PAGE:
Sounds beautiful. Really beautiful. :)

    I can be patient. :) You take your time and ... you know, pace yourself. :)

    Thanks for sending the demo pieces as they are sewn together. That will help me.

    I don't have a sewing machine, so it will be by hand.

    I don't know Jackie. My guess is, with the smaller ones, it will take more time and more stitching to piece them together? On the other hand, ... my first response was to go with the smaller ones, so I must like the idea of them better. :)

    On the OTHER hand, this is all new to me and I have NO idea about anything much.:rolleyes:

    What do you suggest?
     
  20. jackie

    jackie Senior Member

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    Jody I'm delighted that you're going to be another hand-sewer!

    Please remember, unless it really stresses you out to have "stuff" hanging around unfinished (let me re-phrase - at various stages) this can be one excuse for slowing down and taking your time!

    There's no pressure, no deadlines (and being a former artist I KNOW deadlines), nobody can rush you - you can stop and start ...put it away in a cupboard and drag it out again.

    Eventually your work will feel like an old friend you're having a reunion with! This sounds so corny..but it's true for me.

    I have at least 4 quilts in progress, and this spans several years time. I have cut pieces (which by the way I've cut using scissors while sitting in bed!) for maybe another 3 quilts.

    I view them as my "art" now. The art I did "before" was very complex - the paintings required a lot of stamina, the sculptures required tremendous body strength (especially upper) and the drawings, prints etc. required a dexterity I no longer have.

    BUT I still have my eye for color and design so I've turned to fabric as my creative outline for the time being. And it's very important to me to leave something behind.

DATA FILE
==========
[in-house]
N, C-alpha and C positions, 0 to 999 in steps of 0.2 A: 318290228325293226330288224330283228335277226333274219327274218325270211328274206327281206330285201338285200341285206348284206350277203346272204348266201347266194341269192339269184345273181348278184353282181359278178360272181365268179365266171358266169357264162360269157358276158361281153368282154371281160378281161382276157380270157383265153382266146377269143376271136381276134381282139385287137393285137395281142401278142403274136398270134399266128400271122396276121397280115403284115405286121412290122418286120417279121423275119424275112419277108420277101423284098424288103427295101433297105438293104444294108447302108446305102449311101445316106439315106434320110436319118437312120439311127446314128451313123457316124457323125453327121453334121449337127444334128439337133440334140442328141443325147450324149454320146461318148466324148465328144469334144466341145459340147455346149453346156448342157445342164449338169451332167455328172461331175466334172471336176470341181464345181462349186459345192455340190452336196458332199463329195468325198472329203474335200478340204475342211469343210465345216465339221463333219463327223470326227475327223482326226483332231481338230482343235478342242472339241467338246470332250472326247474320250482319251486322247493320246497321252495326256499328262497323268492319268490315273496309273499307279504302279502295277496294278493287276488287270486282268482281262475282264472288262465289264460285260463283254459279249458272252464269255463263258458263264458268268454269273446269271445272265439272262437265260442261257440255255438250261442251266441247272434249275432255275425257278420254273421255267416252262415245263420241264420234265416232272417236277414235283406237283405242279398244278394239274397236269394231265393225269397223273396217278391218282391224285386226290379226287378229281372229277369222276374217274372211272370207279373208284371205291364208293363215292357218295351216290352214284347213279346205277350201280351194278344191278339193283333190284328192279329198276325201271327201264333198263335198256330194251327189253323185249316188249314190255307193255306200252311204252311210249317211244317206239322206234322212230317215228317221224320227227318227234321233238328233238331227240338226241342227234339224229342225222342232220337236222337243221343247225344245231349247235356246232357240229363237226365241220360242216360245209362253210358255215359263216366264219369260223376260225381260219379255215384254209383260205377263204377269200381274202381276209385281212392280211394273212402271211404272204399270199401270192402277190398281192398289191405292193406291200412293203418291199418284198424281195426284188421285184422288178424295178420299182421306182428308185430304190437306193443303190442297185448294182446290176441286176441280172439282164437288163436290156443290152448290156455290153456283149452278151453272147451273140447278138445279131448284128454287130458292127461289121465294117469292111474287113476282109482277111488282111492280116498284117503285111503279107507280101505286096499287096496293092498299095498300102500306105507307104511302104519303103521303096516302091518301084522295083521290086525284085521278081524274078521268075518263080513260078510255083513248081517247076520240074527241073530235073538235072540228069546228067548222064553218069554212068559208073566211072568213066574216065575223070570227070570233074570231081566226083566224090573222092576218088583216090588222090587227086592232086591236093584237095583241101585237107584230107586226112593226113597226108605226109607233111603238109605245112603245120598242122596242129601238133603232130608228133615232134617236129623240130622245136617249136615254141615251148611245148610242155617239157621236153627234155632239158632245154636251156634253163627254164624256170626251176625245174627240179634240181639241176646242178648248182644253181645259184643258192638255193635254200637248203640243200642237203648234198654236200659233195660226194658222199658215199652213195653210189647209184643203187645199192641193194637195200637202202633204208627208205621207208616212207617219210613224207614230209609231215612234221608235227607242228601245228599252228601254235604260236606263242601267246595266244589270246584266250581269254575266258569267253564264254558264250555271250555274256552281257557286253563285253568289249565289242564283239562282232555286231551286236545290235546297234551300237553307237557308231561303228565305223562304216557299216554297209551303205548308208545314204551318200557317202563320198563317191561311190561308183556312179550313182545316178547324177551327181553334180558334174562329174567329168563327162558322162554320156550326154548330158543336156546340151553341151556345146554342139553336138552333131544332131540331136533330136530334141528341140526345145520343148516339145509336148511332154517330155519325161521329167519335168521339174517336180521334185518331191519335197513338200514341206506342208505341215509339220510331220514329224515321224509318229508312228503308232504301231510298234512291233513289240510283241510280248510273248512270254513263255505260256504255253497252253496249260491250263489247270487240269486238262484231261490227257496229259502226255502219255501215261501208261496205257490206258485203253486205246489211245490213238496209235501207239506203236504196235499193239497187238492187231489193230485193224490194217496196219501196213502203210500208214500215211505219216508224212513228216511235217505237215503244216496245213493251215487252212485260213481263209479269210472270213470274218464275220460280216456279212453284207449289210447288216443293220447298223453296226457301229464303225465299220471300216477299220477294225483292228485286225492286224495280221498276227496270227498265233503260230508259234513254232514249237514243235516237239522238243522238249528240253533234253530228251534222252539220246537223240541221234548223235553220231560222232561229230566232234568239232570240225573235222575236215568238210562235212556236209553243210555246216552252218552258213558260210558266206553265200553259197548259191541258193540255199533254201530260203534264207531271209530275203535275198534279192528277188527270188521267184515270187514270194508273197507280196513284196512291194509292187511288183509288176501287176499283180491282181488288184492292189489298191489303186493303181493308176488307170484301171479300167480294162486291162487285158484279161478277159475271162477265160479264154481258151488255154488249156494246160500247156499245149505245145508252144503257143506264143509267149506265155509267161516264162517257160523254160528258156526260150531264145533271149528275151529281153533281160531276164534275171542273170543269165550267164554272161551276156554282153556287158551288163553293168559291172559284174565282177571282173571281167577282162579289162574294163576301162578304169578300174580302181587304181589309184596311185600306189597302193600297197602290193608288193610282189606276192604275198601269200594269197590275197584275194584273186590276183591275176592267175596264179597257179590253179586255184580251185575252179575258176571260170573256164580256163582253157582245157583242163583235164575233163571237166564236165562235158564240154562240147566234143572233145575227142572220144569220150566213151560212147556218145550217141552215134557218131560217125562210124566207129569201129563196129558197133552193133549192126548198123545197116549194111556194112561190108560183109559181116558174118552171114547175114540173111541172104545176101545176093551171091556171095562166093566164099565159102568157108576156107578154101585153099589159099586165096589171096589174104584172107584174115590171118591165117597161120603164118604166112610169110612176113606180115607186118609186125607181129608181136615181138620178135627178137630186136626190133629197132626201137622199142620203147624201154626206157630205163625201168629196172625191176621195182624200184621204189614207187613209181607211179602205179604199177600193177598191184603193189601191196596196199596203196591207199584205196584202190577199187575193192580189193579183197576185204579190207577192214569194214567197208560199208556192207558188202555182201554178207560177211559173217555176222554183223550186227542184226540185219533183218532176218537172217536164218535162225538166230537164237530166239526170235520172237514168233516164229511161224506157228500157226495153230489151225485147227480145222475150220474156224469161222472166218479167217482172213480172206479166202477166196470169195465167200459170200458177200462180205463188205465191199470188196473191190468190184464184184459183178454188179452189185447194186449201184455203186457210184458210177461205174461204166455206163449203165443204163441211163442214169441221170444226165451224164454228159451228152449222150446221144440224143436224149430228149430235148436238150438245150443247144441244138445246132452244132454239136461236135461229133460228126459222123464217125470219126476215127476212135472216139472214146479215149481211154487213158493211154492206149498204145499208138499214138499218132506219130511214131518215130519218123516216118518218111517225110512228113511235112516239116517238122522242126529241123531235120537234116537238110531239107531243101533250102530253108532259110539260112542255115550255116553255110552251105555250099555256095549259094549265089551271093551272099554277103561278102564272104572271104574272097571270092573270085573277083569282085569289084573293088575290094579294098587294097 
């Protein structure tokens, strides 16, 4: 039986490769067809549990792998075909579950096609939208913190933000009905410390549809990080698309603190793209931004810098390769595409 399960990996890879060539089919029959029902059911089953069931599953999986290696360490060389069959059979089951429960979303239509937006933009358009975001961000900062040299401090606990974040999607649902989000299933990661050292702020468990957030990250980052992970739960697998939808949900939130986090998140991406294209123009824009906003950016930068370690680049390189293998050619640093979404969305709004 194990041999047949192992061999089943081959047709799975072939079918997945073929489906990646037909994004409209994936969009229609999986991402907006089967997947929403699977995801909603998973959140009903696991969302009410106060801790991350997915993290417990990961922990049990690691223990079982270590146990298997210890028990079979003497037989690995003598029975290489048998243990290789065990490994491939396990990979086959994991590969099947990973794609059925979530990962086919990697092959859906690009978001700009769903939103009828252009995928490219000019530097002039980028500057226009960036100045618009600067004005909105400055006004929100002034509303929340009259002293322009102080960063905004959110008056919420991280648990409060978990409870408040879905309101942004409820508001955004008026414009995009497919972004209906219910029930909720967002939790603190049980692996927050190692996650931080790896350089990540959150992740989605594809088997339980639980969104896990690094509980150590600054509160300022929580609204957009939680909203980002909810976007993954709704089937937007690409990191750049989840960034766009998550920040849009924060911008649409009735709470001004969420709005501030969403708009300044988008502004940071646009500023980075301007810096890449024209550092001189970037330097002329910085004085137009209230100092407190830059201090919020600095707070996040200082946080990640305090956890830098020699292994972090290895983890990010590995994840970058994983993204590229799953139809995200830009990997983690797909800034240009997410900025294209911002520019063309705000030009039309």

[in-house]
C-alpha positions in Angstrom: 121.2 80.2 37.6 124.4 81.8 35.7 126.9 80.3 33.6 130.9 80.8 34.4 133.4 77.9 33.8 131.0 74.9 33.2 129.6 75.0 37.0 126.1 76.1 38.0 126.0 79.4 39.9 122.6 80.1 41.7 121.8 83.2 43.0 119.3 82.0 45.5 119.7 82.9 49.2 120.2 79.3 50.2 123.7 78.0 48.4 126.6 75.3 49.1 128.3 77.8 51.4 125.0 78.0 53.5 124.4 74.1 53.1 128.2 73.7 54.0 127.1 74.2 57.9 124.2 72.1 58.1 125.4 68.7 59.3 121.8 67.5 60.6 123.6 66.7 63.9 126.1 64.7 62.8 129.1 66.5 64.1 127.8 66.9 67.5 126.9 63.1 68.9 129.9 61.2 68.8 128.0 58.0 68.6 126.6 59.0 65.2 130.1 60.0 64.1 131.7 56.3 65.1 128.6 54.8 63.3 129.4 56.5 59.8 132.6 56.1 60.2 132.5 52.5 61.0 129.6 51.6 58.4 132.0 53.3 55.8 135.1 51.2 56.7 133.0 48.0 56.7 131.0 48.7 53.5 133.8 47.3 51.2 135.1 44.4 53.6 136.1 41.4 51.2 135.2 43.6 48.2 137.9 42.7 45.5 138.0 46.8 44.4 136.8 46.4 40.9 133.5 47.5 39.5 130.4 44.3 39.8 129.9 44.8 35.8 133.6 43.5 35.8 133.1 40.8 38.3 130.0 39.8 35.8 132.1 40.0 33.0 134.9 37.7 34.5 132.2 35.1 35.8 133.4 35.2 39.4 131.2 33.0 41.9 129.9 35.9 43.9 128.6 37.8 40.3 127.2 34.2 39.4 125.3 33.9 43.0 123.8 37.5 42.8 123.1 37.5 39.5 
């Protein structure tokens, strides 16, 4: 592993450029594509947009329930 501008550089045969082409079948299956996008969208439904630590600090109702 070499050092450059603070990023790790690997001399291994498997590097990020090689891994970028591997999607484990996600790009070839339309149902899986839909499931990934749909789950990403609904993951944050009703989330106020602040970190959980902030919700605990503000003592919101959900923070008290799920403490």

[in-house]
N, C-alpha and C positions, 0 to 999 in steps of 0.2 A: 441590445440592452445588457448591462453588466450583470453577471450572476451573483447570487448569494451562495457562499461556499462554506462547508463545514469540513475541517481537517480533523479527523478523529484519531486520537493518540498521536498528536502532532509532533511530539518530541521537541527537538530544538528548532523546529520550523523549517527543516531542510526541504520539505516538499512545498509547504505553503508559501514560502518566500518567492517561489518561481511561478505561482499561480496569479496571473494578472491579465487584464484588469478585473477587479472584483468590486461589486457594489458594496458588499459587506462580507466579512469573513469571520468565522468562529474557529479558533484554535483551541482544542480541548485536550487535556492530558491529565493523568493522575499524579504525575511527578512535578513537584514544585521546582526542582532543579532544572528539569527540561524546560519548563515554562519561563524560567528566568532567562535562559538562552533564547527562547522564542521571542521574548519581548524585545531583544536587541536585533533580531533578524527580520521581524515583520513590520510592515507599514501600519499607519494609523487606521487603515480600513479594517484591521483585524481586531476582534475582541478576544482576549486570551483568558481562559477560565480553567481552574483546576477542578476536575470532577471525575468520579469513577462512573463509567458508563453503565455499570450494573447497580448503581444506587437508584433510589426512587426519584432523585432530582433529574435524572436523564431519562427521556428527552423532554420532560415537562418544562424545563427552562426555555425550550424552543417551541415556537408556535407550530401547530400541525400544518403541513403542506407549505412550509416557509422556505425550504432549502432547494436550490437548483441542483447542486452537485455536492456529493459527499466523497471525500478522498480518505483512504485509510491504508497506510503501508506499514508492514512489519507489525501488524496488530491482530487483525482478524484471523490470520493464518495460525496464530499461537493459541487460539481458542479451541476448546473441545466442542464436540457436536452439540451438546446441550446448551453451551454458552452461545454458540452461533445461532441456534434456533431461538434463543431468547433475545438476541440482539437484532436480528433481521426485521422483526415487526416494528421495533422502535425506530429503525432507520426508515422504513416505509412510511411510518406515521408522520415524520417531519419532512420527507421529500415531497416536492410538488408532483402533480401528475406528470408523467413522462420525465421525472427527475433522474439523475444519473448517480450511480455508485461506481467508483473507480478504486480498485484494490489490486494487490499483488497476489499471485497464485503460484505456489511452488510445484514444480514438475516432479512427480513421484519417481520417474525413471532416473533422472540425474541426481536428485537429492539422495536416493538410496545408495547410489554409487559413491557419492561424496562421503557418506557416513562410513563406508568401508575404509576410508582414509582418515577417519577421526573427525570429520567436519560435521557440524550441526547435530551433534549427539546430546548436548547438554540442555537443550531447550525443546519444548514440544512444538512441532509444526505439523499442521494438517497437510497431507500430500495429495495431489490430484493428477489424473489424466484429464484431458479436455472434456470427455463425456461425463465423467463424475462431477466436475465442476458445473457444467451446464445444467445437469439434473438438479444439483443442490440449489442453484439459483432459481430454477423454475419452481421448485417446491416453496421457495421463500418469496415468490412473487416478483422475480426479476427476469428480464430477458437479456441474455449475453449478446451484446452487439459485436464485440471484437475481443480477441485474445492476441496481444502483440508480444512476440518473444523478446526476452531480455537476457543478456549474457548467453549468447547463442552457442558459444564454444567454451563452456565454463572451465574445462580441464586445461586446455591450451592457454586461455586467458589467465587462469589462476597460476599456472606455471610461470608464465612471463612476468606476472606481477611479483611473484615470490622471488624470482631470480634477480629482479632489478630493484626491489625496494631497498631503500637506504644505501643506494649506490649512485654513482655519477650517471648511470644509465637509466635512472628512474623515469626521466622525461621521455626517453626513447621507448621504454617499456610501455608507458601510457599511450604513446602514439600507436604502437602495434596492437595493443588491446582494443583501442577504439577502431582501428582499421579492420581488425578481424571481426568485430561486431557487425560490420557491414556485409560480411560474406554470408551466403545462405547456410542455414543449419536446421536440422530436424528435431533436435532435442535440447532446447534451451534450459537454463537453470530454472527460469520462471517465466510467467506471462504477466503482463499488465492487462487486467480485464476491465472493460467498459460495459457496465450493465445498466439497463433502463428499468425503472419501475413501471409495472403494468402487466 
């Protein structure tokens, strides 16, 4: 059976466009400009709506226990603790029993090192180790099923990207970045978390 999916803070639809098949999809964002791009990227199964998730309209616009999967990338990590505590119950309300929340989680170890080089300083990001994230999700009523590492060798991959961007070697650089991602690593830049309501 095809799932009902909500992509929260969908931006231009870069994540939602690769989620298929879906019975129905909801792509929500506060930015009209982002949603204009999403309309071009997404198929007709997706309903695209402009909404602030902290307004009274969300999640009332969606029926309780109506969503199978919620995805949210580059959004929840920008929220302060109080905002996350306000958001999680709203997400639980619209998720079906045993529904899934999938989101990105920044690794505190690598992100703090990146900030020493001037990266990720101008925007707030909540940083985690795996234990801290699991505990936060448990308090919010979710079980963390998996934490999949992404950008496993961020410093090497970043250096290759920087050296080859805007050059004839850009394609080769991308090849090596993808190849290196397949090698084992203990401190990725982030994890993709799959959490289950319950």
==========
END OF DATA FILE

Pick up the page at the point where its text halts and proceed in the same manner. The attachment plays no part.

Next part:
If you know how to sew (stitiching with a needle and thread) it helps, but everyone can learn to sew a nice, plain straight seam line.

    I always mark in 1/4" sewing line on all the edges of the cut pieces. This sounds very time consuming but once again it can be done sitting in bed or on the couch using a ruler/pencil (or a special marker - more on that later).

    Tracing a pattern, cutting it out and marking the sewing lines is repetitive, busy work but you can listen to music, meditate or go into a fantasy world.

    About the sizes - I think that smaller size pieces are easier to work with, easier to hold and less overwhelming. It obviously takes longer than working with big squares...but that shouldn't concern you at this point.

    Of course, you can cut everything using a rotary cutter/cutting board combo (and if I'm feeling ok I do for extra speed and accuracy) but you need to stand or at least sit at a table for leverage.

    And it's not necessary - just use scissors and cut through as many layers of fabric as is comfortable on your hands - and doesn't make the material pull and get wonky.

    The written instructions I send will cover all of this - step by step.

    You may try this and find it's not your thing...on the other hand it may turn out to be JUST the "thing"...and maybe something you can share and pass on to your husband & daughters/sons.

    Men make GREAT quilters, weavers and knitters, by the way! jackie